Buffers? Buffers in this day and age? A buffer for what? What, North Korea occupying the land it occupies is somehow going to limit American troops marching into China for crying out loud? That’s not going to happen. That’s not how warfare is going to take place today. All this thinking about the value that North Korea has for China? They don’t have any value. I mean, I think North Korea does export some coal. There’s no question that ChiComs need coal, but there will be other places to get it because Obama single-handedly failed to destroy the America coal industry; Trump is bringing it back.

But the Norks are primarily net importers. They’ve got nothing, including lights on in the dark. I mean, they’re that backward. I’m sure you’ve seen the nighttime global picture with city lights on all over the world. You can see the population centers of the world in this picture. You get to North Korea and it’s dark. There is one little speck of light, which is probably the spotlight outside Kim Jong-un’s apartment scanning the sky looking for incoming weapons. That’s about it — and, of course, the liquor cabinet light. The guy has to have his liquor cabinet lit up so he can find his way to it all day and all night. But aside from that, no lights on.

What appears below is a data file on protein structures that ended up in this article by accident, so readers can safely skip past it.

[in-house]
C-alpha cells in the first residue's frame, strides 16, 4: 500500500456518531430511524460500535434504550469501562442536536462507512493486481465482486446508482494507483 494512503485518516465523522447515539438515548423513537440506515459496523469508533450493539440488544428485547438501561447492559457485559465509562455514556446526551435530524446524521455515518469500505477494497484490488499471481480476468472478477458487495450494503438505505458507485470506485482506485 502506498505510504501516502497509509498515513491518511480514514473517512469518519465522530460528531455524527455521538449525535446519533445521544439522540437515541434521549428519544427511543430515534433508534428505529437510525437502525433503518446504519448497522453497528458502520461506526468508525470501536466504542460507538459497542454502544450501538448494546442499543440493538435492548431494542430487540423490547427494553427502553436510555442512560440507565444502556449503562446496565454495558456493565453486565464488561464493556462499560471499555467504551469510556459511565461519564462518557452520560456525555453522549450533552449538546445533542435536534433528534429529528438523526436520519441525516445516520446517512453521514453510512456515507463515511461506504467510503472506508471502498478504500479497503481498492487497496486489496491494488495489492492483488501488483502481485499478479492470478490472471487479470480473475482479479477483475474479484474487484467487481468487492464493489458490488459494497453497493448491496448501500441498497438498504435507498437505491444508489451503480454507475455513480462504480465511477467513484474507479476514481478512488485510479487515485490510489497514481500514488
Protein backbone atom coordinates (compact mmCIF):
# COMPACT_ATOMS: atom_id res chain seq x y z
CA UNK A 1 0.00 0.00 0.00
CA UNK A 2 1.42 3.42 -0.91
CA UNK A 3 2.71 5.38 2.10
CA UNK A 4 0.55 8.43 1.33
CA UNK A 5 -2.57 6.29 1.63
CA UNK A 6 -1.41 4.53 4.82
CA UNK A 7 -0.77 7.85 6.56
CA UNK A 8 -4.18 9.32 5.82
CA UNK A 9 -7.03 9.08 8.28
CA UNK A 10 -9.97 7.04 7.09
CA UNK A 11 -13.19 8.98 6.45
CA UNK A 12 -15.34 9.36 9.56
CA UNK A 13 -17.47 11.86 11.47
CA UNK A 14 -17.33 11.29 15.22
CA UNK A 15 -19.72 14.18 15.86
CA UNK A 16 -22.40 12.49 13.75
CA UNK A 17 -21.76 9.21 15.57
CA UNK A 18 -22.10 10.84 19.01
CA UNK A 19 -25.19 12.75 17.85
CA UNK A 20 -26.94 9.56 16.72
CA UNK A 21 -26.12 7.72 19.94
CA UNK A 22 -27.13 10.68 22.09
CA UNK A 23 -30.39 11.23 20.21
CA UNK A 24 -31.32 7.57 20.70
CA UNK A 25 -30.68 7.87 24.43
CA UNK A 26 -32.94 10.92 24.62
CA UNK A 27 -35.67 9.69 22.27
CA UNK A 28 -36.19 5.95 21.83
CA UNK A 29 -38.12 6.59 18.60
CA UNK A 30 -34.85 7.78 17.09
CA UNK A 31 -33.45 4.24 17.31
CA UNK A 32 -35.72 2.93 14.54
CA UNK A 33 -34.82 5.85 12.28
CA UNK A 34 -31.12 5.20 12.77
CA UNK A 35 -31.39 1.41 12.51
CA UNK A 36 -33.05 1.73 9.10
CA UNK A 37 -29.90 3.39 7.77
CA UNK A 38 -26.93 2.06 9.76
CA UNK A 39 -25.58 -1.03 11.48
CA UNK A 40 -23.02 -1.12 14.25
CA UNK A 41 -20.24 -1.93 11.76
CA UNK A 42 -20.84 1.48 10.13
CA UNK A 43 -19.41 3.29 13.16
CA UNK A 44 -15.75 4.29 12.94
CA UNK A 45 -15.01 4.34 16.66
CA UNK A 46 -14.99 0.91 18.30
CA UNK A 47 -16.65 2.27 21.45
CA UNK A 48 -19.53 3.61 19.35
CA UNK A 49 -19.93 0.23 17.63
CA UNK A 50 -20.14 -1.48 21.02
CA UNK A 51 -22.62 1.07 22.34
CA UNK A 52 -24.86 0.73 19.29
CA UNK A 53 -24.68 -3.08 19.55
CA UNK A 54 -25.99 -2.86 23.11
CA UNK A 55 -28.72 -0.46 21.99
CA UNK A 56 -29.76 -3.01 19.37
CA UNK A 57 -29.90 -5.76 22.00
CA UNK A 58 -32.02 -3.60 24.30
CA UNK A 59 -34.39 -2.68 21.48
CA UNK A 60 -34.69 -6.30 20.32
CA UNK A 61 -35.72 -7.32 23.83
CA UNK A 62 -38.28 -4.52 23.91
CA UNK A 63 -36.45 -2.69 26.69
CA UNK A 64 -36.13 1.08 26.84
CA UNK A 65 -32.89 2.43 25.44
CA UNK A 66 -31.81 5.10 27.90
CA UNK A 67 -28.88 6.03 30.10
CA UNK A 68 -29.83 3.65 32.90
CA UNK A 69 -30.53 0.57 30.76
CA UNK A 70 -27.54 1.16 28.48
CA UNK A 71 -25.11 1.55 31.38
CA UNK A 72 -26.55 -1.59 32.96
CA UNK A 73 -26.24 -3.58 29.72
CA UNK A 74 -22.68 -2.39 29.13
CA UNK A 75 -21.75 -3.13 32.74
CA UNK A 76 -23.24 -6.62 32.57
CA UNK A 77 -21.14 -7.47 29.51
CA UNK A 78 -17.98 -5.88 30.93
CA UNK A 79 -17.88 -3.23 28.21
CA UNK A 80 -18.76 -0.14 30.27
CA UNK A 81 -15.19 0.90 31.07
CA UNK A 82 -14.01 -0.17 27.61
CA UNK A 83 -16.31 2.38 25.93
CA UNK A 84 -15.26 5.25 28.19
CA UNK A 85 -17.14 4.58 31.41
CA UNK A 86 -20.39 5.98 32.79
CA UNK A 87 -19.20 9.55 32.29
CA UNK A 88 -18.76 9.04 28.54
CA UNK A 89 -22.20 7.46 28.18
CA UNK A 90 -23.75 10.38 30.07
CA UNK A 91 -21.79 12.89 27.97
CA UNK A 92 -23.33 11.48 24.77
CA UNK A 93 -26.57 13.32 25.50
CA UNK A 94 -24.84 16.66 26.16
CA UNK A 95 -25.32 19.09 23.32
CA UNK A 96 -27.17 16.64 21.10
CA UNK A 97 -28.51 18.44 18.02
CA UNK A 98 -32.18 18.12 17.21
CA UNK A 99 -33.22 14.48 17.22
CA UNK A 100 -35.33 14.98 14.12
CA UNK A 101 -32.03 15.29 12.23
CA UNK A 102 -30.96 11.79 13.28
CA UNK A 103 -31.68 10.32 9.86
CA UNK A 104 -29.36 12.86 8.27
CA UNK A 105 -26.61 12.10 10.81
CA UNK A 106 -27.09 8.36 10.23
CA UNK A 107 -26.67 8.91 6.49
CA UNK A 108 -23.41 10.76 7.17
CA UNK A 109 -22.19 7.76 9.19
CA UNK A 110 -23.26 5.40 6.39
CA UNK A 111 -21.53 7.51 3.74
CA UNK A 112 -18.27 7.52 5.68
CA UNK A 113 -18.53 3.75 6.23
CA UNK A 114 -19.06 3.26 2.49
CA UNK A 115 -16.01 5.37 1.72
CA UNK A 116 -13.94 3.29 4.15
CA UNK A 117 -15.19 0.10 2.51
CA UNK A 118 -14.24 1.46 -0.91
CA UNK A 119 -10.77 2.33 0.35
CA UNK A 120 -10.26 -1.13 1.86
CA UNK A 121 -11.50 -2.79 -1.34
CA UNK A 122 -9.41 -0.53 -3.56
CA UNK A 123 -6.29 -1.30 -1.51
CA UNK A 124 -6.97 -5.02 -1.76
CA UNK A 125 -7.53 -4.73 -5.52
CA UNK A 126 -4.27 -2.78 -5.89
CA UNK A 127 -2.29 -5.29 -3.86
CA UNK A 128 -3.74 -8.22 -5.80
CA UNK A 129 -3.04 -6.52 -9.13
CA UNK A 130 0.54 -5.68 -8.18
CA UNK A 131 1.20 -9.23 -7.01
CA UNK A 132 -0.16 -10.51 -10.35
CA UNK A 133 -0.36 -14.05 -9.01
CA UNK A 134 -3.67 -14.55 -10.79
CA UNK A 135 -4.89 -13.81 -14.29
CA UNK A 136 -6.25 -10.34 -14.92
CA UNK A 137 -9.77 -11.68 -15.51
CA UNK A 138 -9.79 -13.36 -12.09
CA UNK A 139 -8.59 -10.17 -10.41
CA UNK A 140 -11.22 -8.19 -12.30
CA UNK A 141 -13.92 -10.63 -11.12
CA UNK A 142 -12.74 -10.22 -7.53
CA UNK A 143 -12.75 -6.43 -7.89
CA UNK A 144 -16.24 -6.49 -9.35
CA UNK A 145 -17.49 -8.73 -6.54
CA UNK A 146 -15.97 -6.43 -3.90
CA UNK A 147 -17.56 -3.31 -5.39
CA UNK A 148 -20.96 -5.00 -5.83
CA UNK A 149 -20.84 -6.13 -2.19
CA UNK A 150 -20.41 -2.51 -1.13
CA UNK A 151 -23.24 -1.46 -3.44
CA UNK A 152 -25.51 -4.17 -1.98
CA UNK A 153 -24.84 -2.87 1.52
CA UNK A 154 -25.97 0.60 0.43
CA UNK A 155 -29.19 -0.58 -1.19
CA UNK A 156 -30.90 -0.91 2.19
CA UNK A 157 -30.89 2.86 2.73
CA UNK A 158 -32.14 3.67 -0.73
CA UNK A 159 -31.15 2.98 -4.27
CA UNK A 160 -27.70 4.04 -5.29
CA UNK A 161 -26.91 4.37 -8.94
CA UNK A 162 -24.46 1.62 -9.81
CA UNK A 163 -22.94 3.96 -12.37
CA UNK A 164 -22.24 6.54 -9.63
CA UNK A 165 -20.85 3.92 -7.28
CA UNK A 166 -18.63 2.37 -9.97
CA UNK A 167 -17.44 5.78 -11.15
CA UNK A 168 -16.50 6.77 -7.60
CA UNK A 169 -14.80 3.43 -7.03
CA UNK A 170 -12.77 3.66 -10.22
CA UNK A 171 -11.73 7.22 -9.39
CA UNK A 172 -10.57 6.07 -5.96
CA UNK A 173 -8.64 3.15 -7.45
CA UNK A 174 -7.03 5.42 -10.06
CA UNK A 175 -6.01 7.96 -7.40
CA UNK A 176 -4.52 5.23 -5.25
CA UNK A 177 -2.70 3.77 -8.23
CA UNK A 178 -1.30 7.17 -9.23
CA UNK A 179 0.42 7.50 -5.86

There’s nothing… The ChiComs are simply not… I don’t believe this. That’s what their newspaper says, but push comes to shove — and I’m not expecting us to be the first to launch here either; don’t misunderstand here. I just regard diplo-speak as a necessary but impractical reality. “Once action begins…” Once action happens, all this diplomacy that’s passed back and forth for decades becomes inoperative.